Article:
Breed review: Bichon Frisé puppies and dogs
Once a French queen’s lap dog, street performers and the inspiration behind Tin Tin’s pet ‘Snowy’, the Bichon Frisé has a fascinating story.History
The Bichon Frisé is commonly associated with seafaring endeavours as Spanish sailors took these cheerful dogs on board for company during their long voyages – a habit picked up by other sailing nations.
This part if its history accounts for the fact that the Bichon Frisé breed enjoys playing in water, although it isn’t a water fowl retriever.
This little white dog was also a favourite in the 14th century French court and retained this status for several centuries before becoming a popular performing dog for organ grinders on the streets of Paris.
It was recognised as a breed in France in the 1930s and in the USA and UK in following decades. It has also featured in European TV series and the Belgian Tin Tin stories.
The Bichon Frisé weighs 10-20 pounds and stands up to 9 inches high. It has a round head, dark round eyes and a black, blunt-looking muzzle. It’s a nicely-proportioned dog and one notable feature is the tail which is groomed to be long-haired and curls over the back of the dog.
Fur is solid white, grey or apricot in colour.
‘Merry’, ‘cheerful’ and ‘gentle’ are words that breeding associations use to describe the Bichon Frisé. It’s affectionate and playful and loves human company. In fact, it can be quite demanding of its owner’s attention and enjoys being taken along on outings!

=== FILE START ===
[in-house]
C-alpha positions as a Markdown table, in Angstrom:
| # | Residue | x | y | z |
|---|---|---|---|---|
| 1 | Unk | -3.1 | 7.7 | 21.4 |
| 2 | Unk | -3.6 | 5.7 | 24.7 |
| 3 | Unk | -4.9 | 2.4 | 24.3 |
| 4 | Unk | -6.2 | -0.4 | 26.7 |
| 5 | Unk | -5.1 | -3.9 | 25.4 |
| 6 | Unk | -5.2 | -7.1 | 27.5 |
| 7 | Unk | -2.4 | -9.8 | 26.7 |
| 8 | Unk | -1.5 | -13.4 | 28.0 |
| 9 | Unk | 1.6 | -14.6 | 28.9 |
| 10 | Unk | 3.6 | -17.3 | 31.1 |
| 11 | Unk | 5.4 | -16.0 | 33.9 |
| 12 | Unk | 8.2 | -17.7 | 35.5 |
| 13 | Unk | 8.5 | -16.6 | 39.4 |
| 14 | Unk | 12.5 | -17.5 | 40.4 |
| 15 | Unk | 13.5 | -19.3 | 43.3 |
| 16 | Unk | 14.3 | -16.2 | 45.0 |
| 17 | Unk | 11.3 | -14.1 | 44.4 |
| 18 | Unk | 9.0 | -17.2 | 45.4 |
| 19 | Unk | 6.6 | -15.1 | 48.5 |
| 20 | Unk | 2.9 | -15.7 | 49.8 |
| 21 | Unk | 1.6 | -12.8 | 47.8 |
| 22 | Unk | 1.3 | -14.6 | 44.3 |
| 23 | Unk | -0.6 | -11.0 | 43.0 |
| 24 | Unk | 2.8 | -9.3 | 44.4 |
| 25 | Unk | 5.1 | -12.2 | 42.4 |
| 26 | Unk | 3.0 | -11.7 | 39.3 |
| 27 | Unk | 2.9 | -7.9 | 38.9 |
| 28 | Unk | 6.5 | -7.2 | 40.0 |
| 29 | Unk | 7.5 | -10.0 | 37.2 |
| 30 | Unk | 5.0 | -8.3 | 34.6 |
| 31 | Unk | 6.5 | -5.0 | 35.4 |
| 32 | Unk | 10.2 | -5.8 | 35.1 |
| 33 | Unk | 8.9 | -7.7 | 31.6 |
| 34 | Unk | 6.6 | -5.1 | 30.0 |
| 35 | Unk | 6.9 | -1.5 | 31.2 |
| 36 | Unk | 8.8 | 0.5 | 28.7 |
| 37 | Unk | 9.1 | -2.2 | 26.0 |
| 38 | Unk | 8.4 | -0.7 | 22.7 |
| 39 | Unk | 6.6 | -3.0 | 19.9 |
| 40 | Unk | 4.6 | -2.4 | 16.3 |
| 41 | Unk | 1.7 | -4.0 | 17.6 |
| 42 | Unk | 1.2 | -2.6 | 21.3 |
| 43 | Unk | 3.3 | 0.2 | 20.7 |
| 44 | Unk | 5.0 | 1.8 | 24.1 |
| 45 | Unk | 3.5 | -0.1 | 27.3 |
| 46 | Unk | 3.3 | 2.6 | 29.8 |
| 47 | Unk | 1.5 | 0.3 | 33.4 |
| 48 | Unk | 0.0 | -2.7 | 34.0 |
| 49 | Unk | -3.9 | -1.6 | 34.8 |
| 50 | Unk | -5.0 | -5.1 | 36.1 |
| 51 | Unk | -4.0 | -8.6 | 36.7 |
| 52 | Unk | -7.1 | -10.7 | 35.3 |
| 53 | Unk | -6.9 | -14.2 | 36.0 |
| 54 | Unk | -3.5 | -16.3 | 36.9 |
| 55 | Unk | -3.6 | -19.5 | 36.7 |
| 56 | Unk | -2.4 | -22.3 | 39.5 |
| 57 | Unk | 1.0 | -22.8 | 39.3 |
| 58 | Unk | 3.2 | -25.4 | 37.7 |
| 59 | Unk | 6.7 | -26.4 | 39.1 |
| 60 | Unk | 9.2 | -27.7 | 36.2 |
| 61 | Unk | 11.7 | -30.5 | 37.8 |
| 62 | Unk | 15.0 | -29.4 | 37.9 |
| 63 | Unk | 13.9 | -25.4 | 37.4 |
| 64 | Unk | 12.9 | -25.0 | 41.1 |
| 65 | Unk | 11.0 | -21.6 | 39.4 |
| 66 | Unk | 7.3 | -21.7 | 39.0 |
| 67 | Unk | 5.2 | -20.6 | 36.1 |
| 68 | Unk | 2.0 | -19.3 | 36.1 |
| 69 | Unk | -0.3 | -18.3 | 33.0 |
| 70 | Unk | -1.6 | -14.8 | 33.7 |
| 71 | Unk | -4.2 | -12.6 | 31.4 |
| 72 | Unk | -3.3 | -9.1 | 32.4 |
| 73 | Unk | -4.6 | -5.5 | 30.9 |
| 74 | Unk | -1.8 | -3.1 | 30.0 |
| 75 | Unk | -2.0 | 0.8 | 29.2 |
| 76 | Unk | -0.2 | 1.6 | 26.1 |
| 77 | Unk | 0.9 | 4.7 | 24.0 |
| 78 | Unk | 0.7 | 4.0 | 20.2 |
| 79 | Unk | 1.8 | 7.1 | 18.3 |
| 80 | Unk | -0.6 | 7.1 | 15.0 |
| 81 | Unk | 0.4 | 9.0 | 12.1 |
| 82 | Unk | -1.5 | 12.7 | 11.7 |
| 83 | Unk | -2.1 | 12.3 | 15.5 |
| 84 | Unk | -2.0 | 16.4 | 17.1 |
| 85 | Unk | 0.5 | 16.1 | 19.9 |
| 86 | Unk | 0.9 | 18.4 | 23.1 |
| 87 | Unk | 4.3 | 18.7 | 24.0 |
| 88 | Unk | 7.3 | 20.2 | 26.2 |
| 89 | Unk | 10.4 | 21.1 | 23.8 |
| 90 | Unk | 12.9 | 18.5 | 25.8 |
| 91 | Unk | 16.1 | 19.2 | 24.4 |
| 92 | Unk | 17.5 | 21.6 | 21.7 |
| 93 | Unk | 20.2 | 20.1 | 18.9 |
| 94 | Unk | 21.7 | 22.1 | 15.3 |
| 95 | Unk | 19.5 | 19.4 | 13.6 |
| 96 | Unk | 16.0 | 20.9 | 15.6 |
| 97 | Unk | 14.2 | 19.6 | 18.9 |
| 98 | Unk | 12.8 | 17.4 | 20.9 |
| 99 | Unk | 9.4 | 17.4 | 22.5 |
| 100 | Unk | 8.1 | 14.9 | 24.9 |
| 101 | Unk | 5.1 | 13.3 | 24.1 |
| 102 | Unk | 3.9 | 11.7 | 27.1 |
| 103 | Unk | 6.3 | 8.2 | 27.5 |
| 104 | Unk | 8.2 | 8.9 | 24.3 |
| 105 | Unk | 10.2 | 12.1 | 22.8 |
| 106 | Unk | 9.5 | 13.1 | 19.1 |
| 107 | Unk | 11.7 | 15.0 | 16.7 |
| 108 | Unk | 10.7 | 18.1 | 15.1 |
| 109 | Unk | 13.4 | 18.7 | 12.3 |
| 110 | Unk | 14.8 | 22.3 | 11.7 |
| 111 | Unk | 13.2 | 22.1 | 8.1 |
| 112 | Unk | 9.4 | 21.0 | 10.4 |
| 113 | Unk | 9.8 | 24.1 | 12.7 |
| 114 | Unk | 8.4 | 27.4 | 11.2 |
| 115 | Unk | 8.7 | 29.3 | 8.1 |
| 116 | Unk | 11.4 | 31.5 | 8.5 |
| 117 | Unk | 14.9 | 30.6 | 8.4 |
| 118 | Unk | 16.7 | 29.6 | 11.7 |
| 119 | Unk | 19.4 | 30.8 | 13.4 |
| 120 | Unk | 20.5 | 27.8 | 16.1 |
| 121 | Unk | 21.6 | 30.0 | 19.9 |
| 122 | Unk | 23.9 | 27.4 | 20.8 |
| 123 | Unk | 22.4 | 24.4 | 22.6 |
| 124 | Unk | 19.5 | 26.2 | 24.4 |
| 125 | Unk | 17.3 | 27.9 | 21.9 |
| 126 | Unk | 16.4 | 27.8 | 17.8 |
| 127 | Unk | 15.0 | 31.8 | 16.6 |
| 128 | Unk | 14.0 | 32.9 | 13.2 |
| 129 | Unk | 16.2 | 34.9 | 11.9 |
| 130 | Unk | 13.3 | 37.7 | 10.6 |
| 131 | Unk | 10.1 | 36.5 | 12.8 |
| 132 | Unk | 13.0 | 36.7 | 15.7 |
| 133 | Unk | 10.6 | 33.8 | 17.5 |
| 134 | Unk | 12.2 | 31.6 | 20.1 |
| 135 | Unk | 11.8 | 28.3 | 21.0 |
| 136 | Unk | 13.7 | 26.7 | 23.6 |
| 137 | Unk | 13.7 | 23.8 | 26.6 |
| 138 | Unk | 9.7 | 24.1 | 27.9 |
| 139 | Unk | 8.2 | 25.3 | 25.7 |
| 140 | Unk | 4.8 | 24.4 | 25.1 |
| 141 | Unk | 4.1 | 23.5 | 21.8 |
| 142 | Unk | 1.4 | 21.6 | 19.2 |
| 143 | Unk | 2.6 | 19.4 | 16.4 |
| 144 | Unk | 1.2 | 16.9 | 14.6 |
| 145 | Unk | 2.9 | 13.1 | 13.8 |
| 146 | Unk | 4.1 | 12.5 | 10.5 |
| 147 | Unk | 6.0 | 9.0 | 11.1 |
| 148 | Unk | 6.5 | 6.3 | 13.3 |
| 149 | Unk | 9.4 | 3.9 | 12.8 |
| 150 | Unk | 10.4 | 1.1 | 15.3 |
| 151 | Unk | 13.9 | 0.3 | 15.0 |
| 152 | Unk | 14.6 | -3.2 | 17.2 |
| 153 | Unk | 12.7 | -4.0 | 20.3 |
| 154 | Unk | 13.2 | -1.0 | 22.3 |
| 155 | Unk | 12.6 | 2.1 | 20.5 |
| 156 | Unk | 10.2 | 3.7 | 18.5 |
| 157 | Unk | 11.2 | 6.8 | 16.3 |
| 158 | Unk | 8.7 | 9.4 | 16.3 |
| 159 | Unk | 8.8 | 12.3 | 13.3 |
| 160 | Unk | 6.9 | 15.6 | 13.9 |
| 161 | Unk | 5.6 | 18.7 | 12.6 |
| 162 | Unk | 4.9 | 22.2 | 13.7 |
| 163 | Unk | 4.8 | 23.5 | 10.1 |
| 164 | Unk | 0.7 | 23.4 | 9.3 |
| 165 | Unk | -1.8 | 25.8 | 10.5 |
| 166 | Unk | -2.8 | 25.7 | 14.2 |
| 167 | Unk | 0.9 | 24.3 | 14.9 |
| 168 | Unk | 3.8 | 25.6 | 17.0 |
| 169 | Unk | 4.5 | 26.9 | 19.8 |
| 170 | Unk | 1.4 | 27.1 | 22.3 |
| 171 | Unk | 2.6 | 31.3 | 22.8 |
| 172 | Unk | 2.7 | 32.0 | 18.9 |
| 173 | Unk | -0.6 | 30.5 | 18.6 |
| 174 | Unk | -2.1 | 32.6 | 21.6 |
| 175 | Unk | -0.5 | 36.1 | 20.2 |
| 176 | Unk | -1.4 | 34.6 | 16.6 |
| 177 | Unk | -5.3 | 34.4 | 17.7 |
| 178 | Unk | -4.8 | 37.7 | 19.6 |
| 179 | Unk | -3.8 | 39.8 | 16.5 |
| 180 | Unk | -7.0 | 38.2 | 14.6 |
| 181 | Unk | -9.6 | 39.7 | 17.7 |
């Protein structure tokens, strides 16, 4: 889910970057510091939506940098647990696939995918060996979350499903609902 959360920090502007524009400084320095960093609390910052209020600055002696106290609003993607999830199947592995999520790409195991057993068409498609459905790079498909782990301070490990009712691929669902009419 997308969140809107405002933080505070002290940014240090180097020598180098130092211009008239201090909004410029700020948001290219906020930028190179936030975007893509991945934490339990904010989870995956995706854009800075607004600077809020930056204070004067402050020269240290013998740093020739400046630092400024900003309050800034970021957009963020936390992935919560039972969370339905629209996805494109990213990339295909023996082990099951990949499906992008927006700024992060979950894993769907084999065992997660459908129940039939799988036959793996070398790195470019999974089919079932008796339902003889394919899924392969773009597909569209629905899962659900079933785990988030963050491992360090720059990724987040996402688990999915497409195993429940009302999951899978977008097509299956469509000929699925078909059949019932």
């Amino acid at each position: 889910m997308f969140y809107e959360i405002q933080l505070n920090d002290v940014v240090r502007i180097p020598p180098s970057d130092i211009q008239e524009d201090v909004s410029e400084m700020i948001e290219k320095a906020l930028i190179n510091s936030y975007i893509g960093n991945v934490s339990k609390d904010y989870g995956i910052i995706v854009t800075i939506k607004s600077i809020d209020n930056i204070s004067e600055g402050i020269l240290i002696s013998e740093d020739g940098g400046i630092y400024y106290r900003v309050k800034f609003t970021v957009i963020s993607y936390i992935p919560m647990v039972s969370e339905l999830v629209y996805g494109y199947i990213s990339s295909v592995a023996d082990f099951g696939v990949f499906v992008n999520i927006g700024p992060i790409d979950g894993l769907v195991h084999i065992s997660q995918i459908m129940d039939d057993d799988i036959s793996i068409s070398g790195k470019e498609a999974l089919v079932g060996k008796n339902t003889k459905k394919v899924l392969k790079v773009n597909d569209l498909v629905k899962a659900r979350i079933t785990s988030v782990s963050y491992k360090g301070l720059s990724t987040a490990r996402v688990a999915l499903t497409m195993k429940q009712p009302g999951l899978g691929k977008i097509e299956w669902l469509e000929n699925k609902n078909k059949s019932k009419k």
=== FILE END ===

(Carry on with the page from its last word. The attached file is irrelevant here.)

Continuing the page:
These little dogs get on well with children and other pets if they are introduced sensitively and this makes it ideal for family homes.
Exercise and health
Bichon Frisé live for about 13 years, with old age being the most common cause of their demise. Cancer is also quite common but, if suffered, is usually towards the end of the dog’s life.
Watery eyes, cataracts, skin and ear ailments are fairly usual and, to a lesser degree, so is epilepsy. These dogs are very energetic so regular indoor or outdoor activity is necessary to keep them happy. These friendly dogs are naturally obedient and respond well to early and continued training as they need to know who is in charge. If they are not trained, they can become rather bossy.
Grooming a Bichon Frisé
Owing to the recommended grooming routine of the Bichon Frisé is often regarded as an ideal dog for those who suffer from allergies. Professional grooming every four to eight weeks and daily brushing help rid the dog of loose hair and this, in turn, reduces the need for the dog to groom itself excessively which reduces the spread of saliva: a strong allergen.